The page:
African Copper warns of possible closure

The prevailing low copper prices could force closure of Mowana mine
The prevailing low copper prices could force closure of Mowana mine

Cash-strapped African Copper says it might not be able to continue operating if international copper prices, which are at their lowest since 2008, do not rebound.

The copper producer, which employs about 200 workers at its Thakadu and Mowana open pit mines in the northeast district, desperately needs additional money to fund operations.

The warning by African Copper comes shortly after Discovery Metals announced that it would shut its Boseto Mine near Maun in June this year, laying off about 400 workers in the process.

African copper is already indebted to the amount of $100 million (P950 million) to its London Stock Exchange parent company, ZCI limited.


This week, ZCI announced that they have pumped another $4.5 million (P43 million) into the Botswana operation for additional working capital and offsetting cash flow shortfalls caused primarily by lower-than-planned production levels at the Thakadu mine.

In a statement released on Wednesday, the company said that based on international forecasts, the loan facility would provide the group with sufficient cash resources to continue operations for around six months while it reviews its long-term operational strategy.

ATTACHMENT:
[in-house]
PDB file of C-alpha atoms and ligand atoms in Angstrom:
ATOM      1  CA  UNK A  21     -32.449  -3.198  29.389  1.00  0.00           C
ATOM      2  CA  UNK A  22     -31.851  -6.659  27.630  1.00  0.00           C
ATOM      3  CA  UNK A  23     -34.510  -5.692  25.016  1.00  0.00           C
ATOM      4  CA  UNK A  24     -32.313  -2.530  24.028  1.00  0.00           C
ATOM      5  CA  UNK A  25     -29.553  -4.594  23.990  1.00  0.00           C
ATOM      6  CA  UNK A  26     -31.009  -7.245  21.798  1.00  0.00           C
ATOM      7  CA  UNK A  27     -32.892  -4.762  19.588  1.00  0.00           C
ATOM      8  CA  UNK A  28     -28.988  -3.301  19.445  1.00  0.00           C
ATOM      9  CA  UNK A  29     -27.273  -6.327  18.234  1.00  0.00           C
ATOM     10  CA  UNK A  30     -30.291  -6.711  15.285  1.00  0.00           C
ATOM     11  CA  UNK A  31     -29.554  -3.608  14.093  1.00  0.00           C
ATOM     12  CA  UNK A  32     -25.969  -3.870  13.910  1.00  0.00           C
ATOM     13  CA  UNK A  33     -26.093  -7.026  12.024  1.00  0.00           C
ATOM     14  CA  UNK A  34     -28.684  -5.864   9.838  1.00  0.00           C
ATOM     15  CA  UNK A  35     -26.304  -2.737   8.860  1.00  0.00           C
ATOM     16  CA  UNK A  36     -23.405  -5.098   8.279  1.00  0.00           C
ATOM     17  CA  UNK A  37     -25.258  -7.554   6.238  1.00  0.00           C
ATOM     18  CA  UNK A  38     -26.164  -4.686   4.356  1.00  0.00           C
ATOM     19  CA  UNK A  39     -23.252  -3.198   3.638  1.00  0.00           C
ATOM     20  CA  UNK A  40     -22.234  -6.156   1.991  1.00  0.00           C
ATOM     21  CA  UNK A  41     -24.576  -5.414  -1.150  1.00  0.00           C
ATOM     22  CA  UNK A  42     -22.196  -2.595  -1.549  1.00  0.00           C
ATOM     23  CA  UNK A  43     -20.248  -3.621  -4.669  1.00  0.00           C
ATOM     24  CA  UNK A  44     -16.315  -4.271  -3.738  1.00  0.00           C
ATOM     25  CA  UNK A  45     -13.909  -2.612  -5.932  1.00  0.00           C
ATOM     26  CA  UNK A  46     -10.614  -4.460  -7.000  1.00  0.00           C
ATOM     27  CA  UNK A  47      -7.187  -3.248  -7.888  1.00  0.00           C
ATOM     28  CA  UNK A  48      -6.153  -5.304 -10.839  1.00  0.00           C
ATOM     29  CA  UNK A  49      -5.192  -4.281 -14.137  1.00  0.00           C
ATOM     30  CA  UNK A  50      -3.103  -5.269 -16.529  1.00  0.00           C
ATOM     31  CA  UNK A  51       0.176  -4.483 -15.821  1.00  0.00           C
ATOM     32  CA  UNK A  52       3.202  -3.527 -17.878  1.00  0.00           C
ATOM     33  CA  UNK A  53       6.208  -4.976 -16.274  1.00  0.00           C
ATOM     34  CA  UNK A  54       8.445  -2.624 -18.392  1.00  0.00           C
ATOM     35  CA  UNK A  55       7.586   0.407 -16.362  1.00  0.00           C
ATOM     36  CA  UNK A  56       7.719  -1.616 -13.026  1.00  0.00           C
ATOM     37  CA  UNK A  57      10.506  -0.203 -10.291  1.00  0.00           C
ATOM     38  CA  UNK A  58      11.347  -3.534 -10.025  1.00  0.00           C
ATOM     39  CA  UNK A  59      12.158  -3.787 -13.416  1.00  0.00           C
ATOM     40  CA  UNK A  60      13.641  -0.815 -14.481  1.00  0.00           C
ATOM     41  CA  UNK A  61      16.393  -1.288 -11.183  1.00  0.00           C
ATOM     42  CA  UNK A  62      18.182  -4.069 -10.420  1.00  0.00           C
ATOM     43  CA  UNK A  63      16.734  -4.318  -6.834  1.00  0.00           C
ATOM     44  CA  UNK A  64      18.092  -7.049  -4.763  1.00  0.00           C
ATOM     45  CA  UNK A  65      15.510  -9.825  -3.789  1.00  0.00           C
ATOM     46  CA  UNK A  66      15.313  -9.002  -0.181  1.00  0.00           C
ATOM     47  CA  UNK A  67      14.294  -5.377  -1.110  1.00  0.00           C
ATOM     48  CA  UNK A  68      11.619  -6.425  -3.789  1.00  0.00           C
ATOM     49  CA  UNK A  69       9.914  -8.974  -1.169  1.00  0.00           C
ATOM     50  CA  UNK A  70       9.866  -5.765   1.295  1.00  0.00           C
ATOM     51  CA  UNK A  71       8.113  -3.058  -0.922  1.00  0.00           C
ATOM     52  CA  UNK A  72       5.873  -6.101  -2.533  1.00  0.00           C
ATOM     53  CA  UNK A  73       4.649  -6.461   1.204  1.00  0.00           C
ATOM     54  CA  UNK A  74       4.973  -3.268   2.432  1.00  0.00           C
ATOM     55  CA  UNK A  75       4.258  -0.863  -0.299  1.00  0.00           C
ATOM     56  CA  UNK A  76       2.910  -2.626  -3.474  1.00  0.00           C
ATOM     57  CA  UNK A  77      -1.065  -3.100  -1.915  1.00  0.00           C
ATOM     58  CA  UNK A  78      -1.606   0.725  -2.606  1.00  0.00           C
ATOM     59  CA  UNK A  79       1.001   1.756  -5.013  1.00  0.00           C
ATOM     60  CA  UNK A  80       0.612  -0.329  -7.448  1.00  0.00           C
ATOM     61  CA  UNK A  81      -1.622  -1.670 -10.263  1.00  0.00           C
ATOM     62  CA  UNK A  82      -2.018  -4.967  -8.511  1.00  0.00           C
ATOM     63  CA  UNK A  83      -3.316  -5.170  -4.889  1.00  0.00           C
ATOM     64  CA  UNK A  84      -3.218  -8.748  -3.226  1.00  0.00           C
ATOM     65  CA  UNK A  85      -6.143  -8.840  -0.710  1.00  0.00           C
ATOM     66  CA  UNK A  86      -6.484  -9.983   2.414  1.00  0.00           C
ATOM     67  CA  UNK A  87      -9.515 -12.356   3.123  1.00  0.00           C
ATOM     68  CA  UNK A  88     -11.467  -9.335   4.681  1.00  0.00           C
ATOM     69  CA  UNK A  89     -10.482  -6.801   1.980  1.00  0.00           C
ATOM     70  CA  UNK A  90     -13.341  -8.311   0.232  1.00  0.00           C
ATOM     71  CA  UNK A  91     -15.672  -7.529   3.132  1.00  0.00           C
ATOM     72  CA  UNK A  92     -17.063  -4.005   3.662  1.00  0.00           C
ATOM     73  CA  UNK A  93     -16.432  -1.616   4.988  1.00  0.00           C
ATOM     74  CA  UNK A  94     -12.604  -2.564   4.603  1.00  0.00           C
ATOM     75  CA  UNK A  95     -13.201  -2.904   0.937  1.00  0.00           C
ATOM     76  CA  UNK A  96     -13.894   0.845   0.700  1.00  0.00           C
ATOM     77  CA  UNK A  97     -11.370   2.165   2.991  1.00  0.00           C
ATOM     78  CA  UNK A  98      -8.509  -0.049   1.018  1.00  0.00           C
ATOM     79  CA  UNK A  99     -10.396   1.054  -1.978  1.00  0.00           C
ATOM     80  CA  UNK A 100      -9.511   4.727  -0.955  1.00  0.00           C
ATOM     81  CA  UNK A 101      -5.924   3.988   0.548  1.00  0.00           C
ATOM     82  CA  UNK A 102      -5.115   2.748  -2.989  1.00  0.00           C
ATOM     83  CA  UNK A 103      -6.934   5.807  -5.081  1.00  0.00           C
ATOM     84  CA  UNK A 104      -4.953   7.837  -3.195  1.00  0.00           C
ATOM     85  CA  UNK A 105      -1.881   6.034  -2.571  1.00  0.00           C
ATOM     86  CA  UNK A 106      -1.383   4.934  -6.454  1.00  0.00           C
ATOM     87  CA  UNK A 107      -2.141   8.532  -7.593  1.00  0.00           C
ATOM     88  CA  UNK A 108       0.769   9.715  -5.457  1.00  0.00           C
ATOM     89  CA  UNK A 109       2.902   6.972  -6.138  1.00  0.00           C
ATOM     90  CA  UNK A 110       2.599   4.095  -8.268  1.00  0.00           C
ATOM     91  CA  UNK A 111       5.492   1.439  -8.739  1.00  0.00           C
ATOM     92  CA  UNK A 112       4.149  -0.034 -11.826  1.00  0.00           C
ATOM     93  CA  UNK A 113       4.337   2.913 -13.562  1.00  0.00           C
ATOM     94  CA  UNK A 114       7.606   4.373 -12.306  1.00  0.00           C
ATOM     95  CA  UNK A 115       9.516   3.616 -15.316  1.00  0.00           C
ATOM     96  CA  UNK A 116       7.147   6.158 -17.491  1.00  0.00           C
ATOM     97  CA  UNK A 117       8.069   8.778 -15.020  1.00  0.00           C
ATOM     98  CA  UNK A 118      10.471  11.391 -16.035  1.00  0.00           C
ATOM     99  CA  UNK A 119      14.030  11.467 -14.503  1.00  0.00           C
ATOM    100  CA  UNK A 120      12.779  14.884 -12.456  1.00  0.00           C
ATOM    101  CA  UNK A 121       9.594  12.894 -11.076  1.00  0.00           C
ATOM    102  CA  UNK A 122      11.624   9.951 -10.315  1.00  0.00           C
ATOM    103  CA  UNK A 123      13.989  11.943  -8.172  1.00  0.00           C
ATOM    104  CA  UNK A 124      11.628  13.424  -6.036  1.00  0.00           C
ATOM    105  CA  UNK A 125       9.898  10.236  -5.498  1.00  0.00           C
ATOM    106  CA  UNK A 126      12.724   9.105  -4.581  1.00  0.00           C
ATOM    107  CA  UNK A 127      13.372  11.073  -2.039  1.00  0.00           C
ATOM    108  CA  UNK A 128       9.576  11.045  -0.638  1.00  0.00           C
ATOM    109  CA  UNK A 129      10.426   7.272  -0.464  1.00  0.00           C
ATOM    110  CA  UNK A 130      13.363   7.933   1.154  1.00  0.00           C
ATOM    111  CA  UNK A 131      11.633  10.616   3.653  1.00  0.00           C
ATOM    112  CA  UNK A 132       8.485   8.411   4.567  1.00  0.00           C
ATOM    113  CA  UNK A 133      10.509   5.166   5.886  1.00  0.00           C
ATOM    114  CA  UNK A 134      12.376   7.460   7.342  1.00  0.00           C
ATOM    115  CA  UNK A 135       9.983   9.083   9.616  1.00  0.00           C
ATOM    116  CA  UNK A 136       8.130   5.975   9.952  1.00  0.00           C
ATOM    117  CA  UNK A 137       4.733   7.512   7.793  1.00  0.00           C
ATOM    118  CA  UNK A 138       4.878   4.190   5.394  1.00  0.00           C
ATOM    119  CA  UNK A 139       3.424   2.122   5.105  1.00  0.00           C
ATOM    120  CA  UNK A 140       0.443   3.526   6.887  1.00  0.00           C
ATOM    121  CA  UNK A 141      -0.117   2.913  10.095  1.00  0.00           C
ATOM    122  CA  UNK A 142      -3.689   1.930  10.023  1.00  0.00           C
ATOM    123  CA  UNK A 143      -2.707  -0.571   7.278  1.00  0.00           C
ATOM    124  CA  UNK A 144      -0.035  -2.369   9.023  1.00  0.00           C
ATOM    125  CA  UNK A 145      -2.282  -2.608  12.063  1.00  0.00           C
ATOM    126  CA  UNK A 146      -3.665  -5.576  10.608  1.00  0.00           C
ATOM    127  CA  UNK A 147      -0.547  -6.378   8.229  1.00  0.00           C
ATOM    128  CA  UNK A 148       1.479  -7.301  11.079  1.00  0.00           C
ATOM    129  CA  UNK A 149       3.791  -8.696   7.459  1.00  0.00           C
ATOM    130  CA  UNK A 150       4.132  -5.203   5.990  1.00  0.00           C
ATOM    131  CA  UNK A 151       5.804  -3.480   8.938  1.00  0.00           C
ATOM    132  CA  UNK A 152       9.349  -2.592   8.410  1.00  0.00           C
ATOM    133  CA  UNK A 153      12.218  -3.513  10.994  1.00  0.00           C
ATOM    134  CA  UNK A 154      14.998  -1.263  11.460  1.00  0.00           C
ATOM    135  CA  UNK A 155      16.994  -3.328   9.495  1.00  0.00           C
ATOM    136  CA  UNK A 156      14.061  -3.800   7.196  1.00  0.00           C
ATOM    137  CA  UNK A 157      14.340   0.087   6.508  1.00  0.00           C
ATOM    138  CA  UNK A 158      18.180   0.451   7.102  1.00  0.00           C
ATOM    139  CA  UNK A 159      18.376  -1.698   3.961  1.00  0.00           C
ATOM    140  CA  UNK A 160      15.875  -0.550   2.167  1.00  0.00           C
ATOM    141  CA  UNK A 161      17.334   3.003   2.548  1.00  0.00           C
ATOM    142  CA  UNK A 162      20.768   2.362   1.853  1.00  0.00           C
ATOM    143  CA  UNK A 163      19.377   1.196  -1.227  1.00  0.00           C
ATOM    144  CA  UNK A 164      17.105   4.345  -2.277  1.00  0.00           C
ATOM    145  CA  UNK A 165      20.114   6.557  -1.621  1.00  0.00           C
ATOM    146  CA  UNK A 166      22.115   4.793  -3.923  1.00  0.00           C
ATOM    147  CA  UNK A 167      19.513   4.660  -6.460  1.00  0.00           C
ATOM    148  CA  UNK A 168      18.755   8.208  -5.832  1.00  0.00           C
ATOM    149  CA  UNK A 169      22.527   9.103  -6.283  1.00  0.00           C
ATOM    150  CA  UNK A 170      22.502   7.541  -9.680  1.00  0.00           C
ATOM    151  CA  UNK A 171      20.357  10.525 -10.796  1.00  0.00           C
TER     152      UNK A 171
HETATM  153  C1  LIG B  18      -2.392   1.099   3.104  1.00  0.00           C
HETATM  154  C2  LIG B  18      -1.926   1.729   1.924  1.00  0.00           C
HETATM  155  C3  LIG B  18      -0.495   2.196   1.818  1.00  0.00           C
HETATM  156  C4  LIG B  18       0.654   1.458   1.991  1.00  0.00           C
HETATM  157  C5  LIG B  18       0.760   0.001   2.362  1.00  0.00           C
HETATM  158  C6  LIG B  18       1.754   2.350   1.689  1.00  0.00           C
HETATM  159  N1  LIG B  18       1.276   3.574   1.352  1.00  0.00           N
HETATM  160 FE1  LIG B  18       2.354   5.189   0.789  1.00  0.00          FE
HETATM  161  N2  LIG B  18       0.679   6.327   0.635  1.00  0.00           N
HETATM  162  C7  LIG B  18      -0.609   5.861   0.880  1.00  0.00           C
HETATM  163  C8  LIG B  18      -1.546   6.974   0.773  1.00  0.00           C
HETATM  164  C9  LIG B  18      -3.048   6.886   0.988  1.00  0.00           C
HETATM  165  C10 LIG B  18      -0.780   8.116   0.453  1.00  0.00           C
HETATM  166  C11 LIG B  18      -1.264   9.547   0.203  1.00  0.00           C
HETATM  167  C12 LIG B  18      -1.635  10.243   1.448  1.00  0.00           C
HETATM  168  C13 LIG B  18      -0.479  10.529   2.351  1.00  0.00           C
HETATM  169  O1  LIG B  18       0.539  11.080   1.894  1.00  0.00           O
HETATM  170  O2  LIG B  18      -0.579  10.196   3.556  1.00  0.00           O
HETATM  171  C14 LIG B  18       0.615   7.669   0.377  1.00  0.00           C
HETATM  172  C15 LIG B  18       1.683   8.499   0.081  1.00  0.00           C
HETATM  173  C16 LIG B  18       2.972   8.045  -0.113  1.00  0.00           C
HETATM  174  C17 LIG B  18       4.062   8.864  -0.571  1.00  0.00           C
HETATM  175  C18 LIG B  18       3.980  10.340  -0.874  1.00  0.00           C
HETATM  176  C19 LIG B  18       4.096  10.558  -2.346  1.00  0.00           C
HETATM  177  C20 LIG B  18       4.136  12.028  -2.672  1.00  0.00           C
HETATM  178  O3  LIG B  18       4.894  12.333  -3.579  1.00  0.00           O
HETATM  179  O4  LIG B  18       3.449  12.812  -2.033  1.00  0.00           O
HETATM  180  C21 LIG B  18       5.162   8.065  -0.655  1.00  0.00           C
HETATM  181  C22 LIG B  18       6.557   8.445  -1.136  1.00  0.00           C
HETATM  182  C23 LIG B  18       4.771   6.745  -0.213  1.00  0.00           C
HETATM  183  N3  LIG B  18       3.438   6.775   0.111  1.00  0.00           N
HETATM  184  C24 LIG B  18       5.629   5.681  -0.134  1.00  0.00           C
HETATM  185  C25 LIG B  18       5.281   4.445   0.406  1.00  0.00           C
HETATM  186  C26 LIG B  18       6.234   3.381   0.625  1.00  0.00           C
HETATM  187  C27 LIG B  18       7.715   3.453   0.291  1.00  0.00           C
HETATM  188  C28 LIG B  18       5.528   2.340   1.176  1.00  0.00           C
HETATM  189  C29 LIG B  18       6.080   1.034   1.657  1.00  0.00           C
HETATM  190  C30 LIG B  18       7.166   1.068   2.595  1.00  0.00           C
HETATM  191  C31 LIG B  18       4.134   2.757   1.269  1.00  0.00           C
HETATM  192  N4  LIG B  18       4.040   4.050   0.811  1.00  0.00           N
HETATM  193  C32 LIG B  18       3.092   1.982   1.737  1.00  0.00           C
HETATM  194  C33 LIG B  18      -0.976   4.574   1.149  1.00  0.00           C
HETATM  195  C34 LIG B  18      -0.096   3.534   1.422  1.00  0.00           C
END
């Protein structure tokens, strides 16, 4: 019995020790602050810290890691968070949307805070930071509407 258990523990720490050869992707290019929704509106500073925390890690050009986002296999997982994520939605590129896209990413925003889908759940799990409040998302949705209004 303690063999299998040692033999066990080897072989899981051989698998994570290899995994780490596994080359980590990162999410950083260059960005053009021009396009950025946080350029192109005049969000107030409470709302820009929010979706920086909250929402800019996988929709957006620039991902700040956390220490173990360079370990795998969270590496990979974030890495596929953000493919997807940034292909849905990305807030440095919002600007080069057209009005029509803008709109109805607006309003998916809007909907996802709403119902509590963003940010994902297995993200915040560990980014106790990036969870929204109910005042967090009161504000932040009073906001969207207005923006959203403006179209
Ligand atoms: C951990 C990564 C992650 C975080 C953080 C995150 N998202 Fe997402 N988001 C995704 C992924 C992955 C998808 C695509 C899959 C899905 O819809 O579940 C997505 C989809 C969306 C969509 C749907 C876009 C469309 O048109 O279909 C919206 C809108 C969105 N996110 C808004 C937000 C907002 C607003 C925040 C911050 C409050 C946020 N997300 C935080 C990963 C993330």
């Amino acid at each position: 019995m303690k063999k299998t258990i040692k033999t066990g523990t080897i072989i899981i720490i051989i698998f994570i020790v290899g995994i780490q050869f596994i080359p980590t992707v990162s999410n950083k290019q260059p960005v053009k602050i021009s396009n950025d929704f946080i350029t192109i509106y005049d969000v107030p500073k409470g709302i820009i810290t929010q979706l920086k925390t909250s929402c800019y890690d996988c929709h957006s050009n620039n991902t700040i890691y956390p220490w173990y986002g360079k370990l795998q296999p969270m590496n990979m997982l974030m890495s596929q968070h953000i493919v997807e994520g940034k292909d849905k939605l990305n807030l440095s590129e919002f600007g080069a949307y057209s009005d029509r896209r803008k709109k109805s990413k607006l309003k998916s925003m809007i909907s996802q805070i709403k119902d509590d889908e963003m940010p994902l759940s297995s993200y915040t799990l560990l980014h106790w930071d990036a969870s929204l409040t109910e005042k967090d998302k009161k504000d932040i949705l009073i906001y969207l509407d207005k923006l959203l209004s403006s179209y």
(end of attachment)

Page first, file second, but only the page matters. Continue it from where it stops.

“Should the group not secure additional funds, and if current market conditions prevail, the board believes the company may not then be able to continue as a going concern,” the company warned.

The company added that in light of the existing market conditions and, more specifically, the recent fall in the copper price, it was conducting a review of its operations to consider various short- and long-term strategies to meet the group’s current and future funding requirements.

“As part of this ongoing review, the board is implementing efficiency and cost-optimisation measures to improve its liquidity position and has taken the decision to suspend waste stripping activities at the Mowana mine, with a strategy in the short term to focus on the remaining extraction of ore from the Thakadu mine,” read the statement. African Copper advised that it was “taking steps” to secure additional long-term funding for the new life-of-mine plan, with an expectation to resume waste stripping at Mowana and increasing the level of ore throughput to the plant.

Due to weak demand, copper prices are at their lowest since 2008 after dropping by $1,000 per tonne, or 15 percent in 2014 alone. Ratings agency, Moody’s in January this year changed its outlook for the global base-metals industry to negative from stable on the back of global economic weakness and falling copper prices.

African Copper’s latest financial results show that the Botswana Stock Exchange (BSE) listed, recorded a loss of $8.8 million (P83 million) for the six-month period ended 30 September 2014, compared with a loss of $29.1 million for the corresponding period in 2013.

Acting managing director Jordan Soko said the operating income from mining operations stood at $4 million, a decrease of 39 percent from $6.5 million for the corresponding period last year, driven primarily by increased mining and transport activities at Thakadu, in an effort to make good on previous shortfalls in mining and drilling activity.

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